My first night in Mozambique my team stayed in Maputo and at about 2:00 in the morning both my roommate Carrie and I woke up. (I think I’m finally over the jet lag!) For the next couple of hours we both laid there under the mosquito tent covering our beds and tried to discern what could possibly be making the noise we were hearing. It was very rhythmic and electronic sounding, just a small little beep every other second or so, but it sounded like it moved throughout the house. We talked about it at breakfast the next morning and all of our team had heard it, but no one could figure out what it was, until Will (our fearless and wise meta-data-minded team leader) informed us that it was a bat! Or a “mocho.” Now every night we fall asleep to the sometimes quiet and sometimes not so quiet (although by 9:00 we’re too tired to care!) beeping of the mocho.
Another sound that we experience every day is the singing of the cooks! To summon us to each meal the Mozambicans sing and let us know that the food is ready. It’s really fun! Singing seems to be really important here. The first night our host asked us if we wanted to sing a song before dinner and when we all looked around at each other very confused she informed us that it was unacceptable for any group of young people to not know how to sing! Since then we’ve been learning a short song or two each day in Portuguese and English.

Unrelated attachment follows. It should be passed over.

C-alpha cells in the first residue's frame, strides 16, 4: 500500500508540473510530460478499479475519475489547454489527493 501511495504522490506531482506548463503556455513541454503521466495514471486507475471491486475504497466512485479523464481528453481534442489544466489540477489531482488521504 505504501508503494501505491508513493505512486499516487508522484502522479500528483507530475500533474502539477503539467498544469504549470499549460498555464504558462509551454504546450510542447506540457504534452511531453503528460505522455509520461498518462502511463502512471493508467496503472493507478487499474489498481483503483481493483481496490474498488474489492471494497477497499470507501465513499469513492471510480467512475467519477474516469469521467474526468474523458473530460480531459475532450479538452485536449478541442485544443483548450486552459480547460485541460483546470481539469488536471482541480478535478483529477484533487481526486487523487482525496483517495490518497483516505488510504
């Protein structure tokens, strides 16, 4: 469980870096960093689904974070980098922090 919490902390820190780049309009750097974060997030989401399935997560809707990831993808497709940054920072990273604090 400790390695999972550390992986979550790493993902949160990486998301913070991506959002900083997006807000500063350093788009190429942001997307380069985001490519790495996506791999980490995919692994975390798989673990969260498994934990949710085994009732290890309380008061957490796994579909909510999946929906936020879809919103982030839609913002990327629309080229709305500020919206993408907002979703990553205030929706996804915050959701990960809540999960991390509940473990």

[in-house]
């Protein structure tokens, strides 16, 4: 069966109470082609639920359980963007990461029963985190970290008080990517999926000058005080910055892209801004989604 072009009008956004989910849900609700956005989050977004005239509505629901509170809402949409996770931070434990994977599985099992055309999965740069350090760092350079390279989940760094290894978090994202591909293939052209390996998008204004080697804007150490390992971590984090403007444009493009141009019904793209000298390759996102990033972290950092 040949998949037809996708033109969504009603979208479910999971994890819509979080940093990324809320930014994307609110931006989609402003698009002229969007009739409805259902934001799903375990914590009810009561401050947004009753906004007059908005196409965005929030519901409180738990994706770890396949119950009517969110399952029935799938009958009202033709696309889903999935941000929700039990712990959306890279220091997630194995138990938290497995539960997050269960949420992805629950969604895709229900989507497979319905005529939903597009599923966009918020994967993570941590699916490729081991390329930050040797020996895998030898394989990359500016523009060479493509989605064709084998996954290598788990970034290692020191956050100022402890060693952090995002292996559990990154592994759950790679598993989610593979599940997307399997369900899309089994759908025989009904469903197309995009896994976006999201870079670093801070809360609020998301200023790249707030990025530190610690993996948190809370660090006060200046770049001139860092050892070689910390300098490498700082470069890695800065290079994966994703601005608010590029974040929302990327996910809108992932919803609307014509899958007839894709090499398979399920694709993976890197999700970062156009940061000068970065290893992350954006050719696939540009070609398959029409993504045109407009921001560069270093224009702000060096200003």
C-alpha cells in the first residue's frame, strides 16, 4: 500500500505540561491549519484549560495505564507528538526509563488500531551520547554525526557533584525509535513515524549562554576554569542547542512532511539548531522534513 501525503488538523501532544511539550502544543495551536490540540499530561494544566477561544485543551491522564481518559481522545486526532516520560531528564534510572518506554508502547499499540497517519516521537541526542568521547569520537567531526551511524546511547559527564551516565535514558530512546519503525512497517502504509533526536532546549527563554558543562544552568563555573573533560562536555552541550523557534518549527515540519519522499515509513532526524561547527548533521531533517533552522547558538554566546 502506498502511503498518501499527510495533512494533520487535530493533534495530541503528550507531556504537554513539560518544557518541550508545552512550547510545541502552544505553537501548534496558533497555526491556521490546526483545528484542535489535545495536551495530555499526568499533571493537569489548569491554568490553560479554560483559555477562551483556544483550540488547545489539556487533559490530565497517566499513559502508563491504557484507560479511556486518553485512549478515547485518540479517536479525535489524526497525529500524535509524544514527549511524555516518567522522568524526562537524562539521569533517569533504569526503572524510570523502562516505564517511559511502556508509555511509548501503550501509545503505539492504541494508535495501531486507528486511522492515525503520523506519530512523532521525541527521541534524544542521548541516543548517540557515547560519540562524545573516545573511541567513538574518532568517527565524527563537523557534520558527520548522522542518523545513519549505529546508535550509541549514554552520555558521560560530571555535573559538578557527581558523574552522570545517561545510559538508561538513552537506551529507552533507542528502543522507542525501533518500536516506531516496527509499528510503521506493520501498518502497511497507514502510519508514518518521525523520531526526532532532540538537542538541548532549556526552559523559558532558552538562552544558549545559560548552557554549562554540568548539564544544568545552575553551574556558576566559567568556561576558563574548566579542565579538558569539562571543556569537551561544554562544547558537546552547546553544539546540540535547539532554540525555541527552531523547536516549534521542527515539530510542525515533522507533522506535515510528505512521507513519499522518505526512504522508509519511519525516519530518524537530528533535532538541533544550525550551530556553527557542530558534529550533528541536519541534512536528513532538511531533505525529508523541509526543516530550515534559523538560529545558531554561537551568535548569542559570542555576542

In a nerdier, linguistics sense, over the past two days I’ve been learning all about the sounds of Mozambique! In our orientation we’ve been going over Bantu sound systems (Bantu is the language family in southern Africa) and just today I received the phonetic inventory of the language I’m going to be helping with in Milange! My team and I leave on Monday for this “vila.”
Please be praying for safe travels (I’ll right more about the crazy “chapas” later) and healthy, godly relationships. It’s been great going off on all of these excursions into town and getting to know both my team and the people here. I’m looking forward to more!